bulk carrier at sea

Photo:Shutterstock/ IVAN KUZKIN

The Dry Bulk Parabola: What Goes Up Must Come Down… Right?

Barry Parker
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October 6, 2021

The drybulk market, where large deepsea vessels transport unpackaged (therefore, “bulk”) cargoes of iron ore, coal (for heating and for steel making), various grains, and a host of lesser known minerals and other movers too big or bulky (“duh”) for containers, has been rising throughout 2021.

Lately, that surge has gone “vertical” or (depending on how adept you are at trigonometry) “parabolic” in September and October. The movement of one widely followed indicator of the market, the Baltic Dry Index (BDI), which is an amalgam of daily hires for vessel classes ranging from Supramax up to Capesize, has brought it above levels not seen since the market’s 2007- 2008 glory days.

The BDI’s move up above the “5000” level in late September prompted one highly respected equity analyst to label it as a “return to the super-cycle”. At the early 2008 zenith, the BDI had reached up above 11,000, before crashing in spectacular fashion later in the year. Now, THAT was a super-cycle!

Capesize Boom

Among the shipping sectors, the large Capesize vessels, typically hauling 180,000 tons of iron ore from Australia or Brazil, usually into China, have received much of the attention; a composite representing voyages with multiple geographies (fronthaul, backhaul and in between but always in nearby time-frames) reached above $80,000/day in very early October.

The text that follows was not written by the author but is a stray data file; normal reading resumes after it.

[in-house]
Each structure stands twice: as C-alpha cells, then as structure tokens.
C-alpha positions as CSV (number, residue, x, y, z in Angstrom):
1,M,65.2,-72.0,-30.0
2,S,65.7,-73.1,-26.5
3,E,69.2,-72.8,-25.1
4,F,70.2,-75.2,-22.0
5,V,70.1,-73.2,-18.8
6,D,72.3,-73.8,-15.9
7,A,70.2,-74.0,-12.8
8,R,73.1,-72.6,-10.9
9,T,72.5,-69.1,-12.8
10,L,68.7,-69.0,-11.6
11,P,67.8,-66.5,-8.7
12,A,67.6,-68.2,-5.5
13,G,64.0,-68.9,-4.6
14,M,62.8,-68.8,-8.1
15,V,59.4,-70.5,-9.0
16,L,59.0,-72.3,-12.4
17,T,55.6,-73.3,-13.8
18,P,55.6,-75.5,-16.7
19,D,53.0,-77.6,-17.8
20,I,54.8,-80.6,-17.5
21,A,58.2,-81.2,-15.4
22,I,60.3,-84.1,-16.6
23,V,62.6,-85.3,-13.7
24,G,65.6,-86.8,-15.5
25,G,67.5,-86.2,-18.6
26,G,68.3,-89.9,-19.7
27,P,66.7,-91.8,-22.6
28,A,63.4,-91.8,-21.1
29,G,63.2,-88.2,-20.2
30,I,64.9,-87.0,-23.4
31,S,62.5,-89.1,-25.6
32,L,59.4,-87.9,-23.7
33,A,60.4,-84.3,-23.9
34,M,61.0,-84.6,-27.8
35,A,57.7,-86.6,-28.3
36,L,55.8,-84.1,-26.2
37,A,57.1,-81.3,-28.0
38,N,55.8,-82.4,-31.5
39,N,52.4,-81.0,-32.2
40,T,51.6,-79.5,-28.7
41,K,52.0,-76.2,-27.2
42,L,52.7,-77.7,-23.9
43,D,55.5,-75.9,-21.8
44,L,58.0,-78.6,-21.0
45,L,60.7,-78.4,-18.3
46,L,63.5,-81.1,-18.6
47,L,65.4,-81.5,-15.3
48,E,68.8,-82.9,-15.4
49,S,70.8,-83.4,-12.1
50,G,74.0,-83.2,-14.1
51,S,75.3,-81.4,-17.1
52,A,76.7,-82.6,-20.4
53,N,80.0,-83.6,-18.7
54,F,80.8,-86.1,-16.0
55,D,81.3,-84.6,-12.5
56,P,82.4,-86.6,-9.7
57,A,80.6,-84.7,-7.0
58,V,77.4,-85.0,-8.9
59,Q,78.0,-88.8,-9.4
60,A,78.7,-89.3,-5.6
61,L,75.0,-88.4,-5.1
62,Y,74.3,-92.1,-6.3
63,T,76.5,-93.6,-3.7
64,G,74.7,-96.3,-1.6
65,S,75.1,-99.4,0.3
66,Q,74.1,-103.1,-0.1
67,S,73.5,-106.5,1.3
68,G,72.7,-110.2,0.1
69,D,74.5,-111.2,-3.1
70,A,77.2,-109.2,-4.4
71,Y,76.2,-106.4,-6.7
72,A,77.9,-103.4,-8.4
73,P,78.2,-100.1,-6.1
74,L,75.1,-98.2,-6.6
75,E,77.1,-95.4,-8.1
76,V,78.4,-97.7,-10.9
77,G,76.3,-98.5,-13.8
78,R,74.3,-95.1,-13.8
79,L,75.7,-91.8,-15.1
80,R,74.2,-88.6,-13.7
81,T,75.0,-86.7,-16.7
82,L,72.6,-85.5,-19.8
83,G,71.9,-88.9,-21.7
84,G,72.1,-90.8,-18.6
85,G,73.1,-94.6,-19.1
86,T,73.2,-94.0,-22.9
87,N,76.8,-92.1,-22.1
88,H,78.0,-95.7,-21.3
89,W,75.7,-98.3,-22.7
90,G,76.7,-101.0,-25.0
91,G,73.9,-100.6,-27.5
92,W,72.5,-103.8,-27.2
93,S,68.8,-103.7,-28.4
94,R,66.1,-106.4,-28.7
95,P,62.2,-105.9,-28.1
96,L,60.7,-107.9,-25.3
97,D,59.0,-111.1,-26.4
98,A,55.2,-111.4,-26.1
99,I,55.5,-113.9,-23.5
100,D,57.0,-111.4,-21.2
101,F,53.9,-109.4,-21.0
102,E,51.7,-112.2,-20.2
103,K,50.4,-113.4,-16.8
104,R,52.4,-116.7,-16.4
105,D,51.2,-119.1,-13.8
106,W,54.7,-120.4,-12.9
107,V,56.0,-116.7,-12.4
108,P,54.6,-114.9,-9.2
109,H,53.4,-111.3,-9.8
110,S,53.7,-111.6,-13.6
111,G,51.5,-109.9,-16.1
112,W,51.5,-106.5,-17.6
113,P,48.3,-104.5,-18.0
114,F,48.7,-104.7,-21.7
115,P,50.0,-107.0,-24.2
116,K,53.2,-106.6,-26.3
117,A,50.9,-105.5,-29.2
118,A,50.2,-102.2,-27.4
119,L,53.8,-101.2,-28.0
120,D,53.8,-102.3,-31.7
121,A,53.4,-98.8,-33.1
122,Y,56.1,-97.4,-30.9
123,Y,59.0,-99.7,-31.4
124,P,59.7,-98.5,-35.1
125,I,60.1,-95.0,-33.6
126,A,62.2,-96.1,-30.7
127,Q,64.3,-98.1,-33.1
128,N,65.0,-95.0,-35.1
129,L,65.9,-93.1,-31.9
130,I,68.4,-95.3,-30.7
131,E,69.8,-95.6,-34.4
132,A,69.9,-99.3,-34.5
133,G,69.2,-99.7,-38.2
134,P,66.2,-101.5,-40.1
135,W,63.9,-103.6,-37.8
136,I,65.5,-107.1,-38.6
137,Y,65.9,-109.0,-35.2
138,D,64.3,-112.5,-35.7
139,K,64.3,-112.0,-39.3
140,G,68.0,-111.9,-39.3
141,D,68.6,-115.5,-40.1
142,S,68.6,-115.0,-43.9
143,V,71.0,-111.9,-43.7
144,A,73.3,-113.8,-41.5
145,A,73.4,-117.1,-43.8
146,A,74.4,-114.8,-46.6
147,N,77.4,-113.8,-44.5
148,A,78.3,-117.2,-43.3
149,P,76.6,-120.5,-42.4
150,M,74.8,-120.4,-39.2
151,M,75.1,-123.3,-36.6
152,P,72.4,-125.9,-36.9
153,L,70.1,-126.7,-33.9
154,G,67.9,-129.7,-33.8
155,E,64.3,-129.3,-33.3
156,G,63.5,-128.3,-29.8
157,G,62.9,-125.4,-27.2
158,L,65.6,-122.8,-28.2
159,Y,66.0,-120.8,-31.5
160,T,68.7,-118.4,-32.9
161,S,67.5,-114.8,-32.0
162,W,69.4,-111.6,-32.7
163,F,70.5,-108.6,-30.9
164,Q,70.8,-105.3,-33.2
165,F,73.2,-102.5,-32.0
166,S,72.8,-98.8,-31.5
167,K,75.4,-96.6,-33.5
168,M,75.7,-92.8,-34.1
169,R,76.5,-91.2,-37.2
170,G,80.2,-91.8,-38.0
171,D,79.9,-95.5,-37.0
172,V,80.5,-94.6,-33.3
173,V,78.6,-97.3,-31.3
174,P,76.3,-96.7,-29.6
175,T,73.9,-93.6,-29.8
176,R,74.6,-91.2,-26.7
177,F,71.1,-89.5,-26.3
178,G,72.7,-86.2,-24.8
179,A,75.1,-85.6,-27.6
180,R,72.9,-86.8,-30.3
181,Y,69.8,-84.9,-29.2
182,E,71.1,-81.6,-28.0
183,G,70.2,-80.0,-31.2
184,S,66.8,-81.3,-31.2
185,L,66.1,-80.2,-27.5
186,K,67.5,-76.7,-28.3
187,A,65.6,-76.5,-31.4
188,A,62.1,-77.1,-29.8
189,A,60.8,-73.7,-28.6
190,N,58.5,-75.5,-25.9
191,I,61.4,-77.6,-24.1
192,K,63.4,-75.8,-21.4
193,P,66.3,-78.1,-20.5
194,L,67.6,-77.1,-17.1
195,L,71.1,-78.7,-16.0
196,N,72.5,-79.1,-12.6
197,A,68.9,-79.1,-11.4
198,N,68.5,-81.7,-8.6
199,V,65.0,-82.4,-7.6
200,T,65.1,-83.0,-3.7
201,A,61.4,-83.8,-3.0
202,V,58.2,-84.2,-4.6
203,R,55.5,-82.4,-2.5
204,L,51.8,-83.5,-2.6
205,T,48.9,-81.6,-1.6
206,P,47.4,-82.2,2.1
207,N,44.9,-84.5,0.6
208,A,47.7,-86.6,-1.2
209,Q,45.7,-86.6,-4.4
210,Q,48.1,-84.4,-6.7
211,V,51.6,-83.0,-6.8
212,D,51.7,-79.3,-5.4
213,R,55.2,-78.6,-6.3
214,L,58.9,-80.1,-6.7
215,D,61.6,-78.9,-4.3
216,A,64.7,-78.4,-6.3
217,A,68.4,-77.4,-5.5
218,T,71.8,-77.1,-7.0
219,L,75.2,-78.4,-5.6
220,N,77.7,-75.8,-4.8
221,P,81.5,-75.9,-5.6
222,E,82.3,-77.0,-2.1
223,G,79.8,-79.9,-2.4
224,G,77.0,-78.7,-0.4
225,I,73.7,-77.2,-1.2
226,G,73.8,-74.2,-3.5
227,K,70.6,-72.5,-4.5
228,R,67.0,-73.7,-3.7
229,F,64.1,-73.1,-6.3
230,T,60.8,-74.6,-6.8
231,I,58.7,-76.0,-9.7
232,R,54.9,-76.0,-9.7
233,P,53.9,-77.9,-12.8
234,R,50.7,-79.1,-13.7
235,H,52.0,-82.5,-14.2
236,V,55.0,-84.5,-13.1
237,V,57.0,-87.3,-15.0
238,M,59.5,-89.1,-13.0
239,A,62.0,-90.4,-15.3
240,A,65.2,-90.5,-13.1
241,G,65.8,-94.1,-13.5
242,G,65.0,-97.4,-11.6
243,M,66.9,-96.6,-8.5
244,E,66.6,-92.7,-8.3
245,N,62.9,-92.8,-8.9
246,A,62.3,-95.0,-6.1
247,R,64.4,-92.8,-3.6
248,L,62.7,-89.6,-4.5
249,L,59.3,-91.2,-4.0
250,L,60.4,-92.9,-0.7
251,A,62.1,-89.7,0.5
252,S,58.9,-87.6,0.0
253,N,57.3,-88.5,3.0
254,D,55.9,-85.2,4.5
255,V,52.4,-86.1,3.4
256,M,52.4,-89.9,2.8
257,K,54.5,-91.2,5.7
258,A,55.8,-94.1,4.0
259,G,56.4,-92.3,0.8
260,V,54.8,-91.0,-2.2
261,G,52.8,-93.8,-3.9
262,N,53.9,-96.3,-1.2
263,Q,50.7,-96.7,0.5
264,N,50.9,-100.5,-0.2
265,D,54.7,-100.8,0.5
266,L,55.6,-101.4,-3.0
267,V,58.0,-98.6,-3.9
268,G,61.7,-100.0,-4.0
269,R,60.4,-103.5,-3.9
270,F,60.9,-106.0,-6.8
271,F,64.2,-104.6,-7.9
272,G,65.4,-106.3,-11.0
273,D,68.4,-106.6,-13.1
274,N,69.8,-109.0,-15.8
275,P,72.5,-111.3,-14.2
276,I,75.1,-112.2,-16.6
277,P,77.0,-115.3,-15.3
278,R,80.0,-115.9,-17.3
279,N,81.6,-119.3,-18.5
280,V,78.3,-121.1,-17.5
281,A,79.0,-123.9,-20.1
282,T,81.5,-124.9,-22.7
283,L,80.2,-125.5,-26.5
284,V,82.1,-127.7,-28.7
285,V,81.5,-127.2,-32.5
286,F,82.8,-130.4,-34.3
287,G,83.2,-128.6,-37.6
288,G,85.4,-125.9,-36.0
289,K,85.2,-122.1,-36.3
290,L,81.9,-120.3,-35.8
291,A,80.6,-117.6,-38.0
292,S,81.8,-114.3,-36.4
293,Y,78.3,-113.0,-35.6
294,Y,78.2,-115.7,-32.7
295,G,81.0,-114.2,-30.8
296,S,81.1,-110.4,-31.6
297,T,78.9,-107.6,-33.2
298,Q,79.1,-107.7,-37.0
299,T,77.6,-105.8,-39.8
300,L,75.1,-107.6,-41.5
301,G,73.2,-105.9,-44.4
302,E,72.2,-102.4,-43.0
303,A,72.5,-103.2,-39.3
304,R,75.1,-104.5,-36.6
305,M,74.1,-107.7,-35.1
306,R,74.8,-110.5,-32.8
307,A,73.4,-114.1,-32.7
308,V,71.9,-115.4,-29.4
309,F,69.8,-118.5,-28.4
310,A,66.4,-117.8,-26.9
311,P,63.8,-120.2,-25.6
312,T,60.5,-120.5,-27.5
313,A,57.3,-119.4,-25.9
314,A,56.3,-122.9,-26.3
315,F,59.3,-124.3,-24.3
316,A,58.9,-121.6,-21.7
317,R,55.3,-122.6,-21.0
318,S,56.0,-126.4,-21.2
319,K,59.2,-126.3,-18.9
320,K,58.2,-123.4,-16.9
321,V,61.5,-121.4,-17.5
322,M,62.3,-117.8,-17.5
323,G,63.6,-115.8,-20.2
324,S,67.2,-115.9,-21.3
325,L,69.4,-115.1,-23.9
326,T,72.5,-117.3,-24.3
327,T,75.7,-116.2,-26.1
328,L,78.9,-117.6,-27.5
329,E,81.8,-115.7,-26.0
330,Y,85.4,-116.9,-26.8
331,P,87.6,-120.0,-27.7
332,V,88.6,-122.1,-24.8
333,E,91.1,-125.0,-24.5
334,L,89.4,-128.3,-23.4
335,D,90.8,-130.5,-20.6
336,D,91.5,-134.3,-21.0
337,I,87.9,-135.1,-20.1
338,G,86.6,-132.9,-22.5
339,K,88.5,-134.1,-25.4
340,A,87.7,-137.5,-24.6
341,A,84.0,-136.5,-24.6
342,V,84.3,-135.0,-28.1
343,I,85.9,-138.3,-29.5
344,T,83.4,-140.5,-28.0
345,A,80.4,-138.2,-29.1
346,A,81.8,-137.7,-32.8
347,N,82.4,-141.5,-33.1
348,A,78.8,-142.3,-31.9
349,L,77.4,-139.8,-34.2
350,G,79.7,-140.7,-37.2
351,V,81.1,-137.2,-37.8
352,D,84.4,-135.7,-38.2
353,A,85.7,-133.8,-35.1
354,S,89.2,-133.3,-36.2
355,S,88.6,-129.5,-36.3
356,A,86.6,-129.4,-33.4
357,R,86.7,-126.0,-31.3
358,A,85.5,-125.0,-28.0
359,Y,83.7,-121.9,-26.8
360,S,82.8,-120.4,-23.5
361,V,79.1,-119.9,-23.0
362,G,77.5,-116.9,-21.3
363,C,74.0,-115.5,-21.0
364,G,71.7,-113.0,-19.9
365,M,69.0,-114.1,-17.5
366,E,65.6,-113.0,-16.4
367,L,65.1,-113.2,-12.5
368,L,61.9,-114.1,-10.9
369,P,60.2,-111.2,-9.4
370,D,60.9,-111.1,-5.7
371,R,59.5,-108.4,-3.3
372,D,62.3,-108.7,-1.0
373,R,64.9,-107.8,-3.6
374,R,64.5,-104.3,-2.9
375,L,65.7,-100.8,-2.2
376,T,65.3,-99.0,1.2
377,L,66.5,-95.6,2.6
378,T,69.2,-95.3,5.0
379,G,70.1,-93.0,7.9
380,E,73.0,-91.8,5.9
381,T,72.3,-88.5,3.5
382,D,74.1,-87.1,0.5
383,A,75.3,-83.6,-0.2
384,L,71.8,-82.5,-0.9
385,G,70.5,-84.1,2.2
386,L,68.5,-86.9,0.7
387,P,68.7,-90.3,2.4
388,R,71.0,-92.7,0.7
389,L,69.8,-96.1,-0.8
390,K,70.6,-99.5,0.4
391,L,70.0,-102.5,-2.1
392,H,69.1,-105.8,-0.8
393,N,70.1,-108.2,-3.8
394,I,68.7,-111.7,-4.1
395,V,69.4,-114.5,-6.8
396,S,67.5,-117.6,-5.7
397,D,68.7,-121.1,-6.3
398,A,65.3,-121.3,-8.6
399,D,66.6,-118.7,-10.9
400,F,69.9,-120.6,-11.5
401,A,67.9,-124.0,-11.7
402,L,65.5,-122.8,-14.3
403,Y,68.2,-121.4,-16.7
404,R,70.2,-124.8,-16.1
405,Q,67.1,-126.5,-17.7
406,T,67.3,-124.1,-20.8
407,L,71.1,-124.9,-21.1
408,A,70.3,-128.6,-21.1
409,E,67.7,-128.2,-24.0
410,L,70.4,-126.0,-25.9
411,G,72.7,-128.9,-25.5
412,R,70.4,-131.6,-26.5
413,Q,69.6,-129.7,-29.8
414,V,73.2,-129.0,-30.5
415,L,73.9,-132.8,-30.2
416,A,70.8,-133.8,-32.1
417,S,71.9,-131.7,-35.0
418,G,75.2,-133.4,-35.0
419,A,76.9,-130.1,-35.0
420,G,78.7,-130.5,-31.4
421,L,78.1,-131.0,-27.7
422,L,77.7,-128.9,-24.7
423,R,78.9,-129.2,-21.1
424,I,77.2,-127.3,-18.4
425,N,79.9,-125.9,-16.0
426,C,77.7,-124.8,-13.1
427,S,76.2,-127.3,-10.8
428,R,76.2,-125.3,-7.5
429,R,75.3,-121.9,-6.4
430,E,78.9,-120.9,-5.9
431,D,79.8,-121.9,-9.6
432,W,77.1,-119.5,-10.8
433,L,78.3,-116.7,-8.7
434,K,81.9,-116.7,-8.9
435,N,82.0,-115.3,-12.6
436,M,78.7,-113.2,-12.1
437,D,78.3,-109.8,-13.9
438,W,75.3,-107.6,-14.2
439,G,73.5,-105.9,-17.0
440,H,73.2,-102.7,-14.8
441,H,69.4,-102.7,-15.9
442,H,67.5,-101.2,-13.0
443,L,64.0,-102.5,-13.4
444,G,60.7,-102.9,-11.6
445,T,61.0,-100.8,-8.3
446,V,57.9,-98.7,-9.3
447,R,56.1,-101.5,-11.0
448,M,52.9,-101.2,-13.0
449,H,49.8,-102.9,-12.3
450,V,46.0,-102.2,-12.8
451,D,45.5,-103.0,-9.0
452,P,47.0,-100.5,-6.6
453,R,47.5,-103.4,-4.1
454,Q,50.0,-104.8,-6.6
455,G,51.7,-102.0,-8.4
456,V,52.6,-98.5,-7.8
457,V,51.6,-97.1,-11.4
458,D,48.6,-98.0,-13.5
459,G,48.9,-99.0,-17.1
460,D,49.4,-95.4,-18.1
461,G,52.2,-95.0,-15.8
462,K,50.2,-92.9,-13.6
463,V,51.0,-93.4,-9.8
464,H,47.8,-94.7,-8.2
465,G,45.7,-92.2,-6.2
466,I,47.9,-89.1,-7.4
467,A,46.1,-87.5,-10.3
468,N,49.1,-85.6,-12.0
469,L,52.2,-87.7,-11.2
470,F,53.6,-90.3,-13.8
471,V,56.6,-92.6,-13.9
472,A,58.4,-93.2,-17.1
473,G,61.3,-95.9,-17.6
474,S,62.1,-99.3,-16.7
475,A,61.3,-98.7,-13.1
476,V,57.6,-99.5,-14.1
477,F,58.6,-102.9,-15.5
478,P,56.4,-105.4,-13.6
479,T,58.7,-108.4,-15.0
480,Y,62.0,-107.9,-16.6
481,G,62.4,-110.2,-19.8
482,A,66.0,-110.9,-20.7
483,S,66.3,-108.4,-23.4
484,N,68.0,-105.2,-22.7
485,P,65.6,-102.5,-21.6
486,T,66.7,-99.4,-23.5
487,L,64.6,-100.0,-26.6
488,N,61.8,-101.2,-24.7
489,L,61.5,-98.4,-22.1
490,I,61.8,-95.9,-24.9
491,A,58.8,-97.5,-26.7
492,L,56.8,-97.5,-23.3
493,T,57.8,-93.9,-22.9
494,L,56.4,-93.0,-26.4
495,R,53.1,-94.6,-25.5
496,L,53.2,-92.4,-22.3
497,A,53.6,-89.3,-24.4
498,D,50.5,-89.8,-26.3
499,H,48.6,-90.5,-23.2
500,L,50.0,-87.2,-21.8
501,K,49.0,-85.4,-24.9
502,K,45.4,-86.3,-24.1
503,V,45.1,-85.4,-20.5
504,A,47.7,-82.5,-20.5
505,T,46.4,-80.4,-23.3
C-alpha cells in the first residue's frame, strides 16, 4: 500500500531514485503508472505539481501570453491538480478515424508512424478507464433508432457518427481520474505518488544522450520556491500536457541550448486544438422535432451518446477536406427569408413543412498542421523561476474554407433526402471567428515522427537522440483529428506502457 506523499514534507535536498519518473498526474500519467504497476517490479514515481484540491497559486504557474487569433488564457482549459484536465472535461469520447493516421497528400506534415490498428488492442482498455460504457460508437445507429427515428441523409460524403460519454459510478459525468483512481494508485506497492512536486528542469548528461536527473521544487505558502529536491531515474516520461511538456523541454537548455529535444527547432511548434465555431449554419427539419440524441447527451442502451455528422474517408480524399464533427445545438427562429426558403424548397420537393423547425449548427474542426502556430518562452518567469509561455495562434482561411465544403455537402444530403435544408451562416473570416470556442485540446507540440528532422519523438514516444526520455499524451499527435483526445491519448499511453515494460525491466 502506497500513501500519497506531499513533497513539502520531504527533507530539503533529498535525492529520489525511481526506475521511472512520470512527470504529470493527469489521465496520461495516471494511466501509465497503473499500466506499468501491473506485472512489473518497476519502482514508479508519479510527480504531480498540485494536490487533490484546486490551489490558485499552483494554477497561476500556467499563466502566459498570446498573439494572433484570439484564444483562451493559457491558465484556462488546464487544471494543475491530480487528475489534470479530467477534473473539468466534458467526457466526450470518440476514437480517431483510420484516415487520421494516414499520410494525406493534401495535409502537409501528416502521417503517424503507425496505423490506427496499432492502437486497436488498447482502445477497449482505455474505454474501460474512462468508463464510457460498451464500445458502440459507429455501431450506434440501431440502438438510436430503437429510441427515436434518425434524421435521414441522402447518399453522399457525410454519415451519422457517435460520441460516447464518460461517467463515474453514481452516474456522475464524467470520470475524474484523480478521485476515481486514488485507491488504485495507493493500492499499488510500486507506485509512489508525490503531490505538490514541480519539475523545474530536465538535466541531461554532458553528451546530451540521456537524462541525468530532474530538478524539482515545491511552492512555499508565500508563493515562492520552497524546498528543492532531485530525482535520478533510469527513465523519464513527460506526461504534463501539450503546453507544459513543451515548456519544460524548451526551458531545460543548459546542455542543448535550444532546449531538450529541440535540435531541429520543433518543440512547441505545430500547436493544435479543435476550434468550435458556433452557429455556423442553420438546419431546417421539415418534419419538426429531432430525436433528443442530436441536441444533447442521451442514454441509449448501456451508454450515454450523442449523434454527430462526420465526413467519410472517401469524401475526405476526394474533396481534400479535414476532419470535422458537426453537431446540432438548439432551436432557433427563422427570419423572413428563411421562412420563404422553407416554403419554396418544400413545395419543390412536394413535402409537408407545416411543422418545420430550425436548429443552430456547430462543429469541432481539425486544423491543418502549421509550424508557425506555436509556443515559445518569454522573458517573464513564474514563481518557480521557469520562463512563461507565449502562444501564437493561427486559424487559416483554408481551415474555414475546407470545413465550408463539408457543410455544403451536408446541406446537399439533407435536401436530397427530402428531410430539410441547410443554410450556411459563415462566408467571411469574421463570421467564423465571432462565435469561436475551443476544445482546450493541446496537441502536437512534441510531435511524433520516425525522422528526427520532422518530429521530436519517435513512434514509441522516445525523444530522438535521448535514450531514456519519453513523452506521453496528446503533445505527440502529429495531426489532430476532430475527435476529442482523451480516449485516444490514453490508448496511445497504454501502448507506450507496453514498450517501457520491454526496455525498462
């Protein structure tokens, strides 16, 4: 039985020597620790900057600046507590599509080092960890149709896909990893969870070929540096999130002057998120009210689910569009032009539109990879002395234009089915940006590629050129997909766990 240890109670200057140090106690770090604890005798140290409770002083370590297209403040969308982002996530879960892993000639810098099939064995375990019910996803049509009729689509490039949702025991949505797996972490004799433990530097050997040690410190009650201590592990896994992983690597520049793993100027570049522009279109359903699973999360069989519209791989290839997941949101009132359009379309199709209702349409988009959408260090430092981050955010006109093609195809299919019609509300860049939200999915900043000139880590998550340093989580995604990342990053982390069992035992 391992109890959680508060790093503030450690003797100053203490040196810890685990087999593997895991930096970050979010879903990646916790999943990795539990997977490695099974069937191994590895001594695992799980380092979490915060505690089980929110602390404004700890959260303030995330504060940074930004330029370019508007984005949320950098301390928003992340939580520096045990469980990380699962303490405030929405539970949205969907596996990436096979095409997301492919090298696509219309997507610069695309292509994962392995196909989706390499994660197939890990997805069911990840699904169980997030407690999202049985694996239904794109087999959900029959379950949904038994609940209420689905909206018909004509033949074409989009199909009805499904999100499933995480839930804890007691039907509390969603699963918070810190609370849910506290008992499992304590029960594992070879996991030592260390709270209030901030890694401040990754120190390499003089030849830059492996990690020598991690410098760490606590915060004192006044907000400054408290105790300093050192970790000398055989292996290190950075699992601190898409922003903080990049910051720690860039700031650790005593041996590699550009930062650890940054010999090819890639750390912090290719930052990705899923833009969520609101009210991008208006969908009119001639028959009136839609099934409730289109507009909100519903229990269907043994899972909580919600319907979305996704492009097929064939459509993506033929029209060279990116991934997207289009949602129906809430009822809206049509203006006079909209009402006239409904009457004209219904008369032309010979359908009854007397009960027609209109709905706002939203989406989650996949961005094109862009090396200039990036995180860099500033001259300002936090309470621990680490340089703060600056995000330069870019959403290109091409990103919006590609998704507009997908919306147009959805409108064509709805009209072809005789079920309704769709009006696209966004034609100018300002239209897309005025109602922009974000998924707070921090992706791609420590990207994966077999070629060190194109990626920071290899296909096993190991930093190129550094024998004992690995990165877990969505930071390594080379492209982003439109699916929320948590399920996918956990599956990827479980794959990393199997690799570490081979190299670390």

For comparison only, in a 2008 bout of perhaps prophetic April Fools insanity, this Capesize component had reached $230,000/day on April 1, 2008. So, in this age of Bezos et. all moving upward, one could say that we are 1/3 on the way to the stratosphere.

In explaining the present strength in the Capes, U.K. based Consortium Maritime Trading, an investor in freight futures contracts, both drybulk and tanker, has pointed to: “Congestion around Chinese discharge ports caused by Covid-related restrictions/ more spot fixtures ie last-minute transactions giving strong support/ Brazilian iron ore exports….which imply more physical ton-mile demand.” Consortium suggested that “The Capesize physical market should be taking a breather at this point.”

Another shipping futures investor, Breakwave Advisors, based in New York, also expressed some caution, pointing to the large price discount for contracts on Capesize futures for December 2021 and early 2022 dates, saying: “Our view remains that we are at or close to an inflection point and although spot Capesize rates always might have more room to rally, the risk of focusing on such incremental gains (especially given the diminishing nature of percentage gains) outweighs any return potential.”